Set up a backline and have them run from a scrum half pass as if they were attacking from a scrum. Use cones as markers where each player starts and to mark out a line level with the scrum half.
Repeat the exercise several times and check where the players are catching the ball. The chances are they are catching it around the front line of cones.
This is fine if you just want one pass to a runner to set a midfield target. However if you want to move the ball wider, there will not be enough space. By the time the ball gets to the third player the defence will be on him.
Now lay down a second line of cones where you want the players to receive the ball. This should be a maximum of two metres from the first receiver’s starting point.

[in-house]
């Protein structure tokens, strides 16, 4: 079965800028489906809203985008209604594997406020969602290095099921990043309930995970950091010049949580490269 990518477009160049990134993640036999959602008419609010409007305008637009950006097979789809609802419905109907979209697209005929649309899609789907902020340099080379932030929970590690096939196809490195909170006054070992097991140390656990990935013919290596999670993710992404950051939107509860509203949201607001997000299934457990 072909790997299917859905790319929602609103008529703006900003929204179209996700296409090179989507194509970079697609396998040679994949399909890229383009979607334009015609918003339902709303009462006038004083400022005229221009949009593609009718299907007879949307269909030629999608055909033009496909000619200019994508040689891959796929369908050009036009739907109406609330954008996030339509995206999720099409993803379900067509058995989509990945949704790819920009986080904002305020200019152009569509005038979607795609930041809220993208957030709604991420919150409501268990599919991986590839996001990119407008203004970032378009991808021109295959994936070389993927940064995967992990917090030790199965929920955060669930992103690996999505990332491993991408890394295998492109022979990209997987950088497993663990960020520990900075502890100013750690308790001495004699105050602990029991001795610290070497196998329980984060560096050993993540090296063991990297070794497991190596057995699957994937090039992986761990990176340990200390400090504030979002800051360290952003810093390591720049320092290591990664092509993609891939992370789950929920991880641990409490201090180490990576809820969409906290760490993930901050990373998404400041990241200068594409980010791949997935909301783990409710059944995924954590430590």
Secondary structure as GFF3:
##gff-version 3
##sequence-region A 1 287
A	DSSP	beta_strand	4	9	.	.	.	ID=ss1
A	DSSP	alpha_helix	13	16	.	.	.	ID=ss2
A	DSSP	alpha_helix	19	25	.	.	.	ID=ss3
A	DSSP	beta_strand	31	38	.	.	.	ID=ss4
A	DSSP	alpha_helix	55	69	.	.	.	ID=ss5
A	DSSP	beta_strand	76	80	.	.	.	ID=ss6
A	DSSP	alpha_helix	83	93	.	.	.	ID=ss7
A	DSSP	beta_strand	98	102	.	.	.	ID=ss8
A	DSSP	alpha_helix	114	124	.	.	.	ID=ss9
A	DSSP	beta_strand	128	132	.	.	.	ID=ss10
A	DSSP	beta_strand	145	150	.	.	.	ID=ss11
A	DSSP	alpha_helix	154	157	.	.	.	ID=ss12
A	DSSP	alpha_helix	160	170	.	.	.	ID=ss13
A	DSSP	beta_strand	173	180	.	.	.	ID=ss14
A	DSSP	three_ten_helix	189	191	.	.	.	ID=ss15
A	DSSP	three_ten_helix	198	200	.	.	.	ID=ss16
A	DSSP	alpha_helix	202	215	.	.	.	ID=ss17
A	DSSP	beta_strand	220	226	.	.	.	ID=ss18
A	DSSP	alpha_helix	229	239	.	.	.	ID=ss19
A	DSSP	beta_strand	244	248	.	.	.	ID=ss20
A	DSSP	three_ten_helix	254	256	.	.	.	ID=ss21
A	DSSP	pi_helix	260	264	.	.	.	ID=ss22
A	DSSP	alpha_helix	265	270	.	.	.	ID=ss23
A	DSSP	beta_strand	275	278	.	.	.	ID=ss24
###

This time the players have to catch the ball before they get to the front line of cones. The result is that the ball can be moved wider more quickly and players can run on to the ball at pace.
In front of a defence
Now you need to put the back line under pressure with a 4v3 exercise. However, make sure the three defenders stay in their channels so the fourth attacker is always in space. This way the attacking team simply have to get the ball to the last player to score.
Players will find it almost impossible to get the ball to the last man until they appreciate that by holding their runs they can come on to the ball from deep and at pace, and so pass without pressure.
The triggers are that the first and second receivers must hold their runs until the scrum half has his hands on the ball. Players outside the second receiver should not start moving until the first receiver has the ball in his hands.